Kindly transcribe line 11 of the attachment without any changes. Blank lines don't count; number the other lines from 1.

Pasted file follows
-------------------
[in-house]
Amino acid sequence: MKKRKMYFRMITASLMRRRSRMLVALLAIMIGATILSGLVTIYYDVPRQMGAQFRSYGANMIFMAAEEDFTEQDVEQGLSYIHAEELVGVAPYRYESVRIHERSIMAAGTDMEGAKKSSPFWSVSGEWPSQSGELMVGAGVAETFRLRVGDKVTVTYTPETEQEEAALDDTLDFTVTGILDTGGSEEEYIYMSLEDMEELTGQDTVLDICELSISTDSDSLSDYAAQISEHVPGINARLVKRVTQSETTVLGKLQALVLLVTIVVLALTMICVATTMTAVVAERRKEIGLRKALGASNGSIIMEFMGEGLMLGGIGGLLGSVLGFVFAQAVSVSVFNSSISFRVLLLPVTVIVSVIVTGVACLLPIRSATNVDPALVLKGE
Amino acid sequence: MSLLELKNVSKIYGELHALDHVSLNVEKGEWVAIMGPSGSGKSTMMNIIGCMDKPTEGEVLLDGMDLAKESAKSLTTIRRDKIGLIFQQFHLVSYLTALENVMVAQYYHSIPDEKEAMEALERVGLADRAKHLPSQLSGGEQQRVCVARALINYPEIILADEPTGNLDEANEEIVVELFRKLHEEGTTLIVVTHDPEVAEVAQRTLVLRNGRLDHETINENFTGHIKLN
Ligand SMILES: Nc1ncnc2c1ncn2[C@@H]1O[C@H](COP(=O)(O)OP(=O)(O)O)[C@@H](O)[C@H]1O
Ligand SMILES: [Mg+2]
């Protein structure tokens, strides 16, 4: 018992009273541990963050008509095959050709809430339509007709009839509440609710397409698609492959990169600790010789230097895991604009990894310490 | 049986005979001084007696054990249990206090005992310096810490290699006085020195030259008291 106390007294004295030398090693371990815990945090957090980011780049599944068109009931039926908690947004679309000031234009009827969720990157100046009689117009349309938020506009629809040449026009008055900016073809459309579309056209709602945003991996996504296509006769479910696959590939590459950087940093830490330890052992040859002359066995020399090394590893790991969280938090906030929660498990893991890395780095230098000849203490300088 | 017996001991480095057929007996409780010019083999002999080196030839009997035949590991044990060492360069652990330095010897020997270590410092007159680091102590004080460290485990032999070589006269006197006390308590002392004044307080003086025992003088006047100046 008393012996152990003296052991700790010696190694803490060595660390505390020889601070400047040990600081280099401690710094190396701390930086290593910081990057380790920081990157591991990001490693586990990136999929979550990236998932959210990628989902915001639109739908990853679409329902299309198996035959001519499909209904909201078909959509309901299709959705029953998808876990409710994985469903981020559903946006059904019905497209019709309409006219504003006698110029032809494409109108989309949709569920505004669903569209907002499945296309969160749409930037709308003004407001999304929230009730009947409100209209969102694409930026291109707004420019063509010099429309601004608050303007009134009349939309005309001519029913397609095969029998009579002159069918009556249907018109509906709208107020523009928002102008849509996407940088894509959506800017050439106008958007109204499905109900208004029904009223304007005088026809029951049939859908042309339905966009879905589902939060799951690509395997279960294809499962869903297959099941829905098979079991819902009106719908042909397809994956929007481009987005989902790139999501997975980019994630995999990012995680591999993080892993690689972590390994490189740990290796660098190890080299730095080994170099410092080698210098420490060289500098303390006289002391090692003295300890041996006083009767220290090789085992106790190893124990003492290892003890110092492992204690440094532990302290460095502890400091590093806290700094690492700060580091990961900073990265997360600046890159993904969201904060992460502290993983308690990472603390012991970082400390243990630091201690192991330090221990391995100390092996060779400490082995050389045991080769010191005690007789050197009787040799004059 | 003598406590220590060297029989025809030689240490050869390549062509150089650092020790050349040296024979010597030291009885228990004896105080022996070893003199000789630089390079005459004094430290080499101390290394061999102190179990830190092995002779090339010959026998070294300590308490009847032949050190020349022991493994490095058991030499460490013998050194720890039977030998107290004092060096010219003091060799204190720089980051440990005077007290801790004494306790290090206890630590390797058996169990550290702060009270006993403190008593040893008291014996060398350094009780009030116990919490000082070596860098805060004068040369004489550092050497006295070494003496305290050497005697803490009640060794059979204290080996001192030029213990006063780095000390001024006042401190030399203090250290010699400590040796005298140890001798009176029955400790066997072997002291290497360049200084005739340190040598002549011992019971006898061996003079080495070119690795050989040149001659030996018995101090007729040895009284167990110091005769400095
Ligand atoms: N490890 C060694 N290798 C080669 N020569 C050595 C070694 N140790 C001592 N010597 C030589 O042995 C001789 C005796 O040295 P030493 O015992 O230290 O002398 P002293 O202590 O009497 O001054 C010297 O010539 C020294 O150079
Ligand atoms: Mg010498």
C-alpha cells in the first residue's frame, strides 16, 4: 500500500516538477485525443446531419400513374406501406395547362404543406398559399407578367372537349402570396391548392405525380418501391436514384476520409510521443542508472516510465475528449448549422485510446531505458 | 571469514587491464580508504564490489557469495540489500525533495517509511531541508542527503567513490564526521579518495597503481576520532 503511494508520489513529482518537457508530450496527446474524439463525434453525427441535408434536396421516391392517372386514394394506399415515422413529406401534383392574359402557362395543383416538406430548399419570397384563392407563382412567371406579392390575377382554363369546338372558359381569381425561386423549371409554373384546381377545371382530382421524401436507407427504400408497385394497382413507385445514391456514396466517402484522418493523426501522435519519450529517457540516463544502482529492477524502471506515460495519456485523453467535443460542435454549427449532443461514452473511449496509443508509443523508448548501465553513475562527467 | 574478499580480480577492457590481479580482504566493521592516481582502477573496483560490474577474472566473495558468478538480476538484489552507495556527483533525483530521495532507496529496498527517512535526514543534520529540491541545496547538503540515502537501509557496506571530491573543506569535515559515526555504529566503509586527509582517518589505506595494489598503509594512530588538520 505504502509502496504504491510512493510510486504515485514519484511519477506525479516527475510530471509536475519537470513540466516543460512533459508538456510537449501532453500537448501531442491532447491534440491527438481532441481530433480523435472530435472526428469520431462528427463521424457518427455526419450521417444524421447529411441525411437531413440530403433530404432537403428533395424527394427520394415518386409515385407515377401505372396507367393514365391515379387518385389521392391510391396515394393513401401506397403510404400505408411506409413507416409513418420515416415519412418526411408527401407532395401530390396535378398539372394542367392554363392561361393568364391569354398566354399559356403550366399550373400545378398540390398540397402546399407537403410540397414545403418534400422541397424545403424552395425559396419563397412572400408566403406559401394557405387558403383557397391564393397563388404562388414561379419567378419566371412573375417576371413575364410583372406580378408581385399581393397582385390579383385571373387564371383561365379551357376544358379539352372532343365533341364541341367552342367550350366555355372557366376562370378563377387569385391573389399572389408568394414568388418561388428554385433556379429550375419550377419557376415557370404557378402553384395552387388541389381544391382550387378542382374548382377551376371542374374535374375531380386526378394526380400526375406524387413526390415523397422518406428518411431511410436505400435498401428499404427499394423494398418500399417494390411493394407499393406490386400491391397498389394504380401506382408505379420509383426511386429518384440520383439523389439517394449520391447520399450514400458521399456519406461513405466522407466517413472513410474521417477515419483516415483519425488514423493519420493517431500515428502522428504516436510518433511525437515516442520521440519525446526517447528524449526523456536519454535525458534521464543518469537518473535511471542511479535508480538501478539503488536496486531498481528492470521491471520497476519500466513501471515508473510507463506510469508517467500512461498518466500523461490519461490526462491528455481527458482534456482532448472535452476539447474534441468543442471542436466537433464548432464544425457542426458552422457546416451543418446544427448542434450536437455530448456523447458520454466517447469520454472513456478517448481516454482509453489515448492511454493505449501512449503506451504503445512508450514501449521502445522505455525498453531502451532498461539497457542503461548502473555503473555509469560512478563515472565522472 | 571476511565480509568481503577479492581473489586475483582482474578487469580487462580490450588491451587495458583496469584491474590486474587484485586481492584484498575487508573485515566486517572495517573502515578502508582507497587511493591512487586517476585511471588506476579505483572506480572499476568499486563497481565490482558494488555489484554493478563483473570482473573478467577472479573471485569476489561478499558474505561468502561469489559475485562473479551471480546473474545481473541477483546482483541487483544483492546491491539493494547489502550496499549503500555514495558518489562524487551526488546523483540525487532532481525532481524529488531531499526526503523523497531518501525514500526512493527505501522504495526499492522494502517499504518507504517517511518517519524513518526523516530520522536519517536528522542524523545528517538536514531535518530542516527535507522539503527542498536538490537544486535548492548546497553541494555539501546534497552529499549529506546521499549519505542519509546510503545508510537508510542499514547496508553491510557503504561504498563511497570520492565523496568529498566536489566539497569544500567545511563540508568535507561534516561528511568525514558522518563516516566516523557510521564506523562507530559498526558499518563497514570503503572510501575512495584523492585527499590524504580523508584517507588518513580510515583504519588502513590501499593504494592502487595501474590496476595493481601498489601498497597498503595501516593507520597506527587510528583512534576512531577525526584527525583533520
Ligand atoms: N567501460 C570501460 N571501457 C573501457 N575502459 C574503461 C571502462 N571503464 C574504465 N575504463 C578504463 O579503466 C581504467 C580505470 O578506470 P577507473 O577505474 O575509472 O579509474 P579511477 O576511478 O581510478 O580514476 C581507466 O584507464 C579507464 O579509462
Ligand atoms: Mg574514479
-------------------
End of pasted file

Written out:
Ligand atoms: Mg574514479